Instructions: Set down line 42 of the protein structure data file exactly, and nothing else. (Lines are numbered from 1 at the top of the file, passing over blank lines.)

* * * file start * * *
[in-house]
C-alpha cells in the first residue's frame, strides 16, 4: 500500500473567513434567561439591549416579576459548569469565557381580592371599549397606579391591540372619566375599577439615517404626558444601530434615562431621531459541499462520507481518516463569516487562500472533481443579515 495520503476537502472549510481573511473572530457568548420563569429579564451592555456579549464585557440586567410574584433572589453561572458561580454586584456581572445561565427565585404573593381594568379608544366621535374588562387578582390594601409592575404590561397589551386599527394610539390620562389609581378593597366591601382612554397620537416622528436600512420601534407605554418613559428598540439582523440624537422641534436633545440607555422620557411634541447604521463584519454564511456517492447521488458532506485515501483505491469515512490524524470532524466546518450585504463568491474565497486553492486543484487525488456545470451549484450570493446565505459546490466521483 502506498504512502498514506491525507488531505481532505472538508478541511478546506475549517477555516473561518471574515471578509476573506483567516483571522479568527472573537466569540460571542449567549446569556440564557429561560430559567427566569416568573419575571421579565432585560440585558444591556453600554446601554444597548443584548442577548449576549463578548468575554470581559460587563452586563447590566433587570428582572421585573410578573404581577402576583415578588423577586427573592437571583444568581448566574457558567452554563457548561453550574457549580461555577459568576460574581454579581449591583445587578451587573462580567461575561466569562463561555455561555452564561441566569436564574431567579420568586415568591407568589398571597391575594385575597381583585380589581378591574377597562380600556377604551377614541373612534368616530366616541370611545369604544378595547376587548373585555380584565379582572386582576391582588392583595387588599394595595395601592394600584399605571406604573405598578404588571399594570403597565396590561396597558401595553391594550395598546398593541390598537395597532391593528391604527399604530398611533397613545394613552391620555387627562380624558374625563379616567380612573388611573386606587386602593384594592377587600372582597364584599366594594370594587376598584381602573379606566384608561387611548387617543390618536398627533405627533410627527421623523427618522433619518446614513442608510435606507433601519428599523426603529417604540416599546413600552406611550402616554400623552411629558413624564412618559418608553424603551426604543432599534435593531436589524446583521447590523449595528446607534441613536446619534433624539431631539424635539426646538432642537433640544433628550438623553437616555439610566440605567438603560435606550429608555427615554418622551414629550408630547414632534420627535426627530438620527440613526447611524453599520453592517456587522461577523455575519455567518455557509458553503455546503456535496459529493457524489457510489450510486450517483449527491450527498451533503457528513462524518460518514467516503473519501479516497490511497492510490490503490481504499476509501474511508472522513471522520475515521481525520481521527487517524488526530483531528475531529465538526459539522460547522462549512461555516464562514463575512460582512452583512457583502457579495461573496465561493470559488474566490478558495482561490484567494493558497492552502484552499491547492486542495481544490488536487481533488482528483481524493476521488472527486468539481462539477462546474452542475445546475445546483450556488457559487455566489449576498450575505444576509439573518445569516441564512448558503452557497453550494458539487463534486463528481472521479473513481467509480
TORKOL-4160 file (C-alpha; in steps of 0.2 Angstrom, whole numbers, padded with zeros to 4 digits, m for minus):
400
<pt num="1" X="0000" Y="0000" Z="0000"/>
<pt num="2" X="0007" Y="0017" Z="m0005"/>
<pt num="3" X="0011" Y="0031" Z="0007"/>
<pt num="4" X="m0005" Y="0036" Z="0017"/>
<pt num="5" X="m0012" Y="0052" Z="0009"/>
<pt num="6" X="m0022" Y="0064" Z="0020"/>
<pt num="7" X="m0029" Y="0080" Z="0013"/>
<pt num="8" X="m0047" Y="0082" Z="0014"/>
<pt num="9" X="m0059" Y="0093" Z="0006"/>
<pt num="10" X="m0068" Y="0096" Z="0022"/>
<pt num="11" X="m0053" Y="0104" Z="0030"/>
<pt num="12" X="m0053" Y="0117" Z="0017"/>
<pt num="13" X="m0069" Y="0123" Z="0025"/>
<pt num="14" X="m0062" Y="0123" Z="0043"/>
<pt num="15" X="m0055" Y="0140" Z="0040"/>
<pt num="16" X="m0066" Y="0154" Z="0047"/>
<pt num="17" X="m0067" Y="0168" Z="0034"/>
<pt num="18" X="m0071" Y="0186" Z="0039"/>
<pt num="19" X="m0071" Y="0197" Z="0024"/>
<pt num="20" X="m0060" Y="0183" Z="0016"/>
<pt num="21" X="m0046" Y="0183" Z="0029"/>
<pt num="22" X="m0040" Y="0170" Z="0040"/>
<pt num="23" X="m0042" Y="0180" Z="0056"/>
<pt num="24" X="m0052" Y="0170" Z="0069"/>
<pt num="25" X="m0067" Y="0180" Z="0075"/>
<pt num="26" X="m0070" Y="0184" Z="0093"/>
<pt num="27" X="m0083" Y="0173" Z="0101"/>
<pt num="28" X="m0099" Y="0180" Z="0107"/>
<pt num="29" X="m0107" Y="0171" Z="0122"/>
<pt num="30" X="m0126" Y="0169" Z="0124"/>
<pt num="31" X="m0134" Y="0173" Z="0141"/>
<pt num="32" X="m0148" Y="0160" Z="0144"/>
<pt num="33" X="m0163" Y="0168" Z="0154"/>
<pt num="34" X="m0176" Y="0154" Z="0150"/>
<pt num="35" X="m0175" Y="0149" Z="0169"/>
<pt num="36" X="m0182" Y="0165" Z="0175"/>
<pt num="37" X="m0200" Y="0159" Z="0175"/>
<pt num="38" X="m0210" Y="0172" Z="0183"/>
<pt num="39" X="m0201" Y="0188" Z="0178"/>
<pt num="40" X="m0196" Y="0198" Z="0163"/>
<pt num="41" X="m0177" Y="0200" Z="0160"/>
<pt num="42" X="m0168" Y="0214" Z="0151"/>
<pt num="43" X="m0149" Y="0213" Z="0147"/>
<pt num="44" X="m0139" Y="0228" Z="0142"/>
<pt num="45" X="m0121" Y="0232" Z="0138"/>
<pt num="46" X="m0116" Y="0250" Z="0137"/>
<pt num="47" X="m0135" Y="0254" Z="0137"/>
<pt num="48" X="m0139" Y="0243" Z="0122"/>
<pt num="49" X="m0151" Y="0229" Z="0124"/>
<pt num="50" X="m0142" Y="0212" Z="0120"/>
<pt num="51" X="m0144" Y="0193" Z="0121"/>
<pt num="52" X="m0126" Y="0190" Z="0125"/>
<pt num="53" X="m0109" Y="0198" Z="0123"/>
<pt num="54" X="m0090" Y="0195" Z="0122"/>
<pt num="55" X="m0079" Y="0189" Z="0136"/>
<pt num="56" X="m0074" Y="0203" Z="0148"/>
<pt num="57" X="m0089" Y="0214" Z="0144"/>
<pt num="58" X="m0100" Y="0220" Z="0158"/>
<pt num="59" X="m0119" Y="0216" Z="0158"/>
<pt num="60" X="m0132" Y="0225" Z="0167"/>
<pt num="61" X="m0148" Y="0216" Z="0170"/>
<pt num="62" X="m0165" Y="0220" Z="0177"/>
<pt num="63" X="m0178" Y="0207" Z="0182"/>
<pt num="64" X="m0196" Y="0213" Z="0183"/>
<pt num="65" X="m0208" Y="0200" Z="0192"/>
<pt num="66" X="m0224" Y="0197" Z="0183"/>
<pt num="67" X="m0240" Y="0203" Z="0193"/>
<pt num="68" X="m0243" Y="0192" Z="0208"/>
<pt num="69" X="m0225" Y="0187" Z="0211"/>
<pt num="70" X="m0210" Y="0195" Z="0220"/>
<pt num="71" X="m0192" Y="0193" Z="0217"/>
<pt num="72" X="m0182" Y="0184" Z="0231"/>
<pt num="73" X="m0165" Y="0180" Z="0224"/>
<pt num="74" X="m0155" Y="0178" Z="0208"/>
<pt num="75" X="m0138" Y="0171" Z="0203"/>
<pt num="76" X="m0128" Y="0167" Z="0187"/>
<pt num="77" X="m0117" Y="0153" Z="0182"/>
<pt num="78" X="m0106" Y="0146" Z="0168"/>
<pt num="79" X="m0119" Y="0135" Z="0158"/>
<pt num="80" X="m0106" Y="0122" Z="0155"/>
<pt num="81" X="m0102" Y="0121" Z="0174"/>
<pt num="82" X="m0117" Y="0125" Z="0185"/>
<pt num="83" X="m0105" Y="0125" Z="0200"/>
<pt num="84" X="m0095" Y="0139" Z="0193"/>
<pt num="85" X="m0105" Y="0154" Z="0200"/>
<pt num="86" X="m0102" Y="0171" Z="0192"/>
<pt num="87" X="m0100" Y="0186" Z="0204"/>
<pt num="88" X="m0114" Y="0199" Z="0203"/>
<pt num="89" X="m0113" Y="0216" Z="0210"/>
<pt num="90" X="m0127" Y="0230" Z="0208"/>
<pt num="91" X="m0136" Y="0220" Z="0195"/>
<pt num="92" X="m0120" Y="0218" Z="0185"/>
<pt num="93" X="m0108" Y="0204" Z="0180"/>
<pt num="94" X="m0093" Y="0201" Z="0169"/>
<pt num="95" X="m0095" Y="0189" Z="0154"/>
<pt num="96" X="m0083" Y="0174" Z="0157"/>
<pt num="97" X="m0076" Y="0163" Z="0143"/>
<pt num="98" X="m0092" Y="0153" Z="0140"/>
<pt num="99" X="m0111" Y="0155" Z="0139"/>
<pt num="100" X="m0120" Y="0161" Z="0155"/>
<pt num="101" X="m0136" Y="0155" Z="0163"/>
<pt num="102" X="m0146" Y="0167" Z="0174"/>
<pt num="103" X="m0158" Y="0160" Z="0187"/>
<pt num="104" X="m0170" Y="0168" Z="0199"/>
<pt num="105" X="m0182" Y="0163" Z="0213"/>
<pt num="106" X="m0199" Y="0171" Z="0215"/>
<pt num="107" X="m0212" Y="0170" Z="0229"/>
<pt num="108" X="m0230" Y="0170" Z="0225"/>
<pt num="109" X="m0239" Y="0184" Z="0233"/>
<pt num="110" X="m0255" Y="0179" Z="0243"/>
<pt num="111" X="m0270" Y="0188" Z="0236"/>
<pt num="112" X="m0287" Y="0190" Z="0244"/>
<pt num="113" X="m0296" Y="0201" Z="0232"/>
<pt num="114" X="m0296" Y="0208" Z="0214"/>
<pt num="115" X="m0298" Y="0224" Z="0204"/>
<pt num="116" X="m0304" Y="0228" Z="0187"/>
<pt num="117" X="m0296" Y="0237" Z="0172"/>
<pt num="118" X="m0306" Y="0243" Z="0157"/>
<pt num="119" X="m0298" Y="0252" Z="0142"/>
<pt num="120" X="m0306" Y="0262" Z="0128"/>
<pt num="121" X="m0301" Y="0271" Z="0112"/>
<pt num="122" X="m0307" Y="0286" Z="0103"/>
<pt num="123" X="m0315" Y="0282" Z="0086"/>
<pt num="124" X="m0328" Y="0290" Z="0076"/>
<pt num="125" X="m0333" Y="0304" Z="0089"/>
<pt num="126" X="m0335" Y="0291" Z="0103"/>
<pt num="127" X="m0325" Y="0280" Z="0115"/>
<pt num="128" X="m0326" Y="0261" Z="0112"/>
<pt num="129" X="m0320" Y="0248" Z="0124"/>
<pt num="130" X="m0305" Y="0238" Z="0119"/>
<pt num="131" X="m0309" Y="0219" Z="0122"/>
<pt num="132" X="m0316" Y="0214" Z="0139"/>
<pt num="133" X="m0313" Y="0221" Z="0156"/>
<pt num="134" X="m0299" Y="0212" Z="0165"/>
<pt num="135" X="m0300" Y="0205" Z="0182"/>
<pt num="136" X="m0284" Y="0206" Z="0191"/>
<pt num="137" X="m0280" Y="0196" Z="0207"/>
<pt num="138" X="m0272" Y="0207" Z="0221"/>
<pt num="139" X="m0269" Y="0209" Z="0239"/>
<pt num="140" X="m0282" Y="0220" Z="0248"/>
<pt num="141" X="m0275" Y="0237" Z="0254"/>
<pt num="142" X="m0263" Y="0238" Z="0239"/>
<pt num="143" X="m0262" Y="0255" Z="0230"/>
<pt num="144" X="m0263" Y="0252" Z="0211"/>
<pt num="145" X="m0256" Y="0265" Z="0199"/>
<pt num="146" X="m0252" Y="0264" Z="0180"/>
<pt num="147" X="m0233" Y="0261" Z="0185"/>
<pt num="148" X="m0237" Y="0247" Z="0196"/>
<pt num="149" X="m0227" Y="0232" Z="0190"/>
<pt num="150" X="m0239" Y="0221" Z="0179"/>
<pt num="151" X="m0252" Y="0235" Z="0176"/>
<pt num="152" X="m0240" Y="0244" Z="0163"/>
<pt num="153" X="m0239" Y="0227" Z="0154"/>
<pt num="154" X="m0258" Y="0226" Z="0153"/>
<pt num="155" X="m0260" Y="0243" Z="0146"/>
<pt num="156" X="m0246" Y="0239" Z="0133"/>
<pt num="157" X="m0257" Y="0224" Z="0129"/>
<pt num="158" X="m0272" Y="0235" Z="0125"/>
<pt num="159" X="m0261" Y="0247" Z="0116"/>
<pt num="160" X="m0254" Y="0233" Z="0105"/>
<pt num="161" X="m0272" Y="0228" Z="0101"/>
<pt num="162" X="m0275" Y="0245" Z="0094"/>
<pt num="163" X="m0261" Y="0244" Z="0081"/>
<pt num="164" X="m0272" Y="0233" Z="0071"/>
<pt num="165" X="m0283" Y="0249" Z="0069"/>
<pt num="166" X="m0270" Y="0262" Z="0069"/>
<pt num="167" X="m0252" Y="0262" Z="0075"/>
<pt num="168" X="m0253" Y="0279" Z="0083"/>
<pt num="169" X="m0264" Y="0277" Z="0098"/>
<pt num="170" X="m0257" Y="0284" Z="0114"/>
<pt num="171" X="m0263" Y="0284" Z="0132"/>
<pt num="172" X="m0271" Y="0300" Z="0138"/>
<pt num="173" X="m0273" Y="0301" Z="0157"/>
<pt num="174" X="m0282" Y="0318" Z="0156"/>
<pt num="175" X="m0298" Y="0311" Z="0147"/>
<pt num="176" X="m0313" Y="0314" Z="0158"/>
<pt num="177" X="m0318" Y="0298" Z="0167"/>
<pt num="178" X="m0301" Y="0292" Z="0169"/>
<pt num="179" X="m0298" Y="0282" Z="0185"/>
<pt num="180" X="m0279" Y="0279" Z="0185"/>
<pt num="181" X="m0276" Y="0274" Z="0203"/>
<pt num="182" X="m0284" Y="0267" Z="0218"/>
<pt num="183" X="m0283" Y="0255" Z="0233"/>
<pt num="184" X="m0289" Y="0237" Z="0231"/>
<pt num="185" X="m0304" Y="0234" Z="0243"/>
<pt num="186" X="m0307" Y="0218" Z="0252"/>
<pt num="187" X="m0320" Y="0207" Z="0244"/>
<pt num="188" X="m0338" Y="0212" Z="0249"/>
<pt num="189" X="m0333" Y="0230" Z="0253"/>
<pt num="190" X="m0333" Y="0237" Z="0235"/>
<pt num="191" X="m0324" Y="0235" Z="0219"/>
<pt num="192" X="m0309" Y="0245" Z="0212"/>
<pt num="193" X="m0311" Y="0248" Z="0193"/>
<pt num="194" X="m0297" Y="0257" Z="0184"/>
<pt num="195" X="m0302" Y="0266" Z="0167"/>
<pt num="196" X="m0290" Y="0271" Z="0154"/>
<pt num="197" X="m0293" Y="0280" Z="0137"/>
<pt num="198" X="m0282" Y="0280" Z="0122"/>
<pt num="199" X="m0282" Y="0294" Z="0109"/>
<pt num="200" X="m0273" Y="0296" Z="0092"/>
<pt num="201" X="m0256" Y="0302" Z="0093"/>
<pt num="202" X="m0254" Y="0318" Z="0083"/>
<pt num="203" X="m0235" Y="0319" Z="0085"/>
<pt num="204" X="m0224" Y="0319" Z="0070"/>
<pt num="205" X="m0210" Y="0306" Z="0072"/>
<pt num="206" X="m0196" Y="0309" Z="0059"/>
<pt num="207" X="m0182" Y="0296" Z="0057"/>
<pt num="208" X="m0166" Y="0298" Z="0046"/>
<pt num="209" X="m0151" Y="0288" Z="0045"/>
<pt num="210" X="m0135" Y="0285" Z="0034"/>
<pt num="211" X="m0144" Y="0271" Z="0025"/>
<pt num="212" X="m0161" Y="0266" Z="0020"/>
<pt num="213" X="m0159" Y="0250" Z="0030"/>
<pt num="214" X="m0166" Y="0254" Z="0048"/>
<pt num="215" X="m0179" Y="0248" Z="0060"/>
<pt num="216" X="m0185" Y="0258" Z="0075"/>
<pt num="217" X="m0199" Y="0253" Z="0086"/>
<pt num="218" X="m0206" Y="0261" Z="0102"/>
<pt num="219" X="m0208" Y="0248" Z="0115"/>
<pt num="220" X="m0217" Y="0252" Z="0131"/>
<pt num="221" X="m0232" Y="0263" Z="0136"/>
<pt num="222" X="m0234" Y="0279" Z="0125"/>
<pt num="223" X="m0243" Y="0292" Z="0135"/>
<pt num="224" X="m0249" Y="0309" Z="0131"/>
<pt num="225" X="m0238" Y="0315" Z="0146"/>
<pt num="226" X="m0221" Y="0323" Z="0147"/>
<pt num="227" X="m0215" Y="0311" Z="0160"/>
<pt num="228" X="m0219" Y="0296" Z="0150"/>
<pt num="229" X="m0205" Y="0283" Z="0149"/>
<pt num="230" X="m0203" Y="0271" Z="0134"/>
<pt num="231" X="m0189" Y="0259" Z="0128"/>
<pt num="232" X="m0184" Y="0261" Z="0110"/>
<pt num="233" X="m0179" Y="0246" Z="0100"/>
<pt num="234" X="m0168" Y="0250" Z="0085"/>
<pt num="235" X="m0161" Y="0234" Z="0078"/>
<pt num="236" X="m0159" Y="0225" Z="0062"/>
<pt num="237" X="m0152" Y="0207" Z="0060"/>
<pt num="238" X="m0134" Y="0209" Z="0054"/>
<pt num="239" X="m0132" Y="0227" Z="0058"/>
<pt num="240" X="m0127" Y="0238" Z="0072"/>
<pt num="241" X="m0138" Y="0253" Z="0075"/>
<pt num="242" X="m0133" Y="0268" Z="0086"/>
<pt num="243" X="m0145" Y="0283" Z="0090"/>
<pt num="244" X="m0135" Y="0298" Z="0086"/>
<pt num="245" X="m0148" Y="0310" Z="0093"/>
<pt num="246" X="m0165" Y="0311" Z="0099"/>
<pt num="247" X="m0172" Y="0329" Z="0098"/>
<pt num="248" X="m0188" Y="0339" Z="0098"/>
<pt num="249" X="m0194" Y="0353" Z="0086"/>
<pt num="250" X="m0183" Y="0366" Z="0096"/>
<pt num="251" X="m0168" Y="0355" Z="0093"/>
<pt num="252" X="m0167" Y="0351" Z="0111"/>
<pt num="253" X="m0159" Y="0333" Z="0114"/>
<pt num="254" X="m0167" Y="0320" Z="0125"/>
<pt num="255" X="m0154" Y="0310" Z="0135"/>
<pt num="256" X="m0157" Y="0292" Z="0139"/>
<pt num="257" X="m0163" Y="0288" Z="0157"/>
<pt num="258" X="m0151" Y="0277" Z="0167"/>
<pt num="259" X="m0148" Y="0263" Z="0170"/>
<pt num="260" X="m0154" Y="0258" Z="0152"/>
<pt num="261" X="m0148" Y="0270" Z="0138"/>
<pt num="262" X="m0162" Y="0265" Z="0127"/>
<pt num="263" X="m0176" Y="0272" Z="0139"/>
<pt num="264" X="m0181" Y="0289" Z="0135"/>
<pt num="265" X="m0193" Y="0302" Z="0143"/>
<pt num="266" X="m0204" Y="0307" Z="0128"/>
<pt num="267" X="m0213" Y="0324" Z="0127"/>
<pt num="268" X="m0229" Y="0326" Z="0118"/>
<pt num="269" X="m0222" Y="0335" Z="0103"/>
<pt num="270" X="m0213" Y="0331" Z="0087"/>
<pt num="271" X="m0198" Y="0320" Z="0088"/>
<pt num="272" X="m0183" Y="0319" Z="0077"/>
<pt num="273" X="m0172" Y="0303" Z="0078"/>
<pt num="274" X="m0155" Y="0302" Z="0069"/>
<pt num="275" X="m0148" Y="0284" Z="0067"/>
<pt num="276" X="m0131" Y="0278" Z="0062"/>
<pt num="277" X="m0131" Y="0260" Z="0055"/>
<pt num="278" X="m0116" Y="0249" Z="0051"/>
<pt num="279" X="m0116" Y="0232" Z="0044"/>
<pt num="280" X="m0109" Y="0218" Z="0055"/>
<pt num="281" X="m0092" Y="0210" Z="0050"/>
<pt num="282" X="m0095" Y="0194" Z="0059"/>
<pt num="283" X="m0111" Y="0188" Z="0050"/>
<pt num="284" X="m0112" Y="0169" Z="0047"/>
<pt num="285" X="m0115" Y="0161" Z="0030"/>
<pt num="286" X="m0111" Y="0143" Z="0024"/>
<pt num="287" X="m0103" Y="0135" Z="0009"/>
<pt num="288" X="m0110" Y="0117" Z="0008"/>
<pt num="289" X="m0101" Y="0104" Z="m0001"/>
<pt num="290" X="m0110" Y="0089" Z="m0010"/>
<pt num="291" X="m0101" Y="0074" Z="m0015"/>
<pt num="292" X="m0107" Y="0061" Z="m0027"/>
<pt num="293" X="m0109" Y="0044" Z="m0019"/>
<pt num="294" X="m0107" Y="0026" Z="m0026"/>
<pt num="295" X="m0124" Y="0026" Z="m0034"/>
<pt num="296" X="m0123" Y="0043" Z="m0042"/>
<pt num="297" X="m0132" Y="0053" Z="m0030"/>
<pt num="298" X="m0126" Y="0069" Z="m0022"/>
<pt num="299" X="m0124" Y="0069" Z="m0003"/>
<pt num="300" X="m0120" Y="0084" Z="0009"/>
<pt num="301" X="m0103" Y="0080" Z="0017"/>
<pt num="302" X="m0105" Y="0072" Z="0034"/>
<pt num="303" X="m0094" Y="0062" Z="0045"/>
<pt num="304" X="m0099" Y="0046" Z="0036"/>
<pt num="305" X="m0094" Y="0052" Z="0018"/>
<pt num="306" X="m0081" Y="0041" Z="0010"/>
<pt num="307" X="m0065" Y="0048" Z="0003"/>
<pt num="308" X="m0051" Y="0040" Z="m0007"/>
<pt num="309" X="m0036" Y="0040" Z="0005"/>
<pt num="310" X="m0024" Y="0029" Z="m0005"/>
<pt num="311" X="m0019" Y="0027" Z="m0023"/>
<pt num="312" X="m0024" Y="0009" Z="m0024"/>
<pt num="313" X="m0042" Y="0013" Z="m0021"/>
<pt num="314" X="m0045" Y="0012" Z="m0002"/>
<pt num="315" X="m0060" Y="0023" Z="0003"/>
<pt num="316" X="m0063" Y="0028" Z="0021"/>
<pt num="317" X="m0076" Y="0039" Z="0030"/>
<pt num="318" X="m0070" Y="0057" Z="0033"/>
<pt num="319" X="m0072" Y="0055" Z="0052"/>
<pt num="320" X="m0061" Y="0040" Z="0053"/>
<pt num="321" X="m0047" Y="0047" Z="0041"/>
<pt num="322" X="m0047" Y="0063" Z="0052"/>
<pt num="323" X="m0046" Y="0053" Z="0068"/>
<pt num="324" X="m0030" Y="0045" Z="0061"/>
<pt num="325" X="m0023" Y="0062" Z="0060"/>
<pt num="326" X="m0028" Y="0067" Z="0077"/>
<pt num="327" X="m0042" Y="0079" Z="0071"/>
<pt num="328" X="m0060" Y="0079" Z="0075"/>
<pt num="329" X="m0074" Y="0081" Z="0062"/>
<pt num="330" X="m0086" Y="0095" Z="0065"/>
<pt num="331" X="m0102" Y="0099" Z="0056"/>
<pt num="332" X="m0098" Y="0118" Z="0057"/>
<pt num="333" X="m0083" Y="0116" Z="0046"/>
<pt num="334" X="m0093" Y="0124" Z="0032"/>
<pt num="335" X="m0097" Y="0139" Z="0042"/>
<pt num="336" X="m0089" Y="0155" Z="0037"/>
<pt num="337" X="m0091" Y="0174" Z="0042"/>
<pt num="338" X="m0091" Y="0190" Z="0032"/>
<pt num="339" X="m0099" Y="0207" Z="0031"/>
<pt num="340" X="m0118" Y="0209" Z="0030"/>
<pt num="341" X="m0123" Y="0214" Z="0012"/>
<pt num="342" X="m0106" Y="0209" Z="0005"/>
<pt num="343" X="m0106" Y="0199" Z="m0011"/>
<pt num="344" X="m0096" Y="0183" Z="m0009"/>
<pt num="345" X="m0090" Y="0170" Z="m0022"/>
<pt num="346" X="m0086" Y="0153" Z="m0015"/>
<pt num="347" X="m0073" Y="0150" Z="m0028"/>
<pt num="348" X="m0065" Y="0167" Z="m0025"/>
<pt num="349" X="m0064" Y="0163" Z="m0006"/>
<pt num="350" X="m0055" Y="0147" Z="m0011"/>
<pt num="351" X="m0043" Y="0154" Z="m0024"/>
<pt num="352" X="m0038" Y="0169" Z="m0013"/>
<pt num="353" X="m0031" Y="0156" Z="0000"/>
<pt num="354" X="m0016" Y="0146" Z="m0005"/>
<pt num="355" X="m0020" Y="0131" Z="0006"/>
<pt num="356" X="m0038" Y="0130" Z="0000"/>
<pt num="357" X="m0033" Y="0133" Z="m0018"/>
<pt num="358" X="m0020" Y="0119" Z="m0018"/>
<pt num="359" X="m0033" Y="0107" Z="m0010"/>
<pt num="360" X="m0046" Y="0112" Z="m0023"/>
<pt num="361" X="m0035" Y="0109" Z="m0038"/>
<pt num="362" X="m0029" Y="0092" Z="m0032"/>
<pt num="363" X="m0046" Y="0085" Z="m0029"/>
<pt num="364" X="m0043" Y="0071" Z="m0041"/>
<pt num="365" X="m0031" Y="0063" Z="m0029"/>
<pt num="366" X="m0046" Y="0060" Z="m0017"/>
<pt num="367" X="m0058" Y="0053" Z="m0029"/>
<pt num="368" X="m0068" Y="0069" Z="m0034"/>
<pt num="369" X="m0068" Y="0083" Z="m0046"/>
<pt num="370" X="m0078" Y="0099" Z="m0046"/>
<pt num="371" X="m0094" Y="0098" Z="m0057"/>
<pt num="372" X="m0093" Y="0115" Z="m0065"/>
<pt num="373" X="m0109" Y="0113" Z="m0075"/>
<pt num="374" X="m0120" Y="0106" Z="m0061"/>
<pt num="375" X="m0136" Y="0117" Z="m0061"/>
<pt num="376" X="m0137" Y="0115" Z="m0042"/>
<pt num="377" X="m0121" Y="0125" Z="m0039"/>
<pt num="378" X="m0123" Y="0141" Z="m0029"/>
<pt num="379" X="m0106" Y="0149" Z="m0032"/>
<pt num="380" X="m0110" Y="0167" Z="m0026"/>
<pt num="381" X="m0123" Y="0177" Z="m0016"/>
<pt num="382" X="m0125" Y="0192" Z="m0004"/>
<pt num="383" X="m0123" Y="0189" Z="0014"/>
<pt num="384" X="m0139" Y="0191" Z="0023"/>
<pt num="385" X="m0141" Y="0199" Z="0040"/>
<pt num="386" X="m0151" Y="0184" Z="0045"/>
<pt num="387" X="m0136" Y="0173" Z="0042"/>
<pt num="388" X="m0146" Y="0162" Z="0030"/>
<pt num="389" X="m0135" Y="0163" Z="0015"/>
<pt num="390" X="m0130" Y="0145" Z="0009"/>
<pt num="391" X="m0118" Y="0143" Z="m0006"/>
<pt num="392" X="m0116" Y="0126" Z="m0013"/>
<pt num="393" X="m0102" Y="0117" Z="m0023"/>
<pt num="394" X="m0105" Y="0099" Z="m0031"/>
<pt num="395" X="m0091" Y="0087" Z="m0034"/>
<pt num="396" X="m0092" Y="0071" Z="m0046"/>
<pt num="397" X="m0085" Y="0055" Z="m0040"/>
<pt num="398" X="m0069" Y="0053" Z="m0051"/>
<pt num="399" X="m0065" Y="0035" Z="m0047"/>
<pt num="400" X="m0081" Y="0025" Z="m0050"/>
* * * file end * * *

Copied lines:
<pt num="38" X="m0210" Y="0172" Z="0183"/>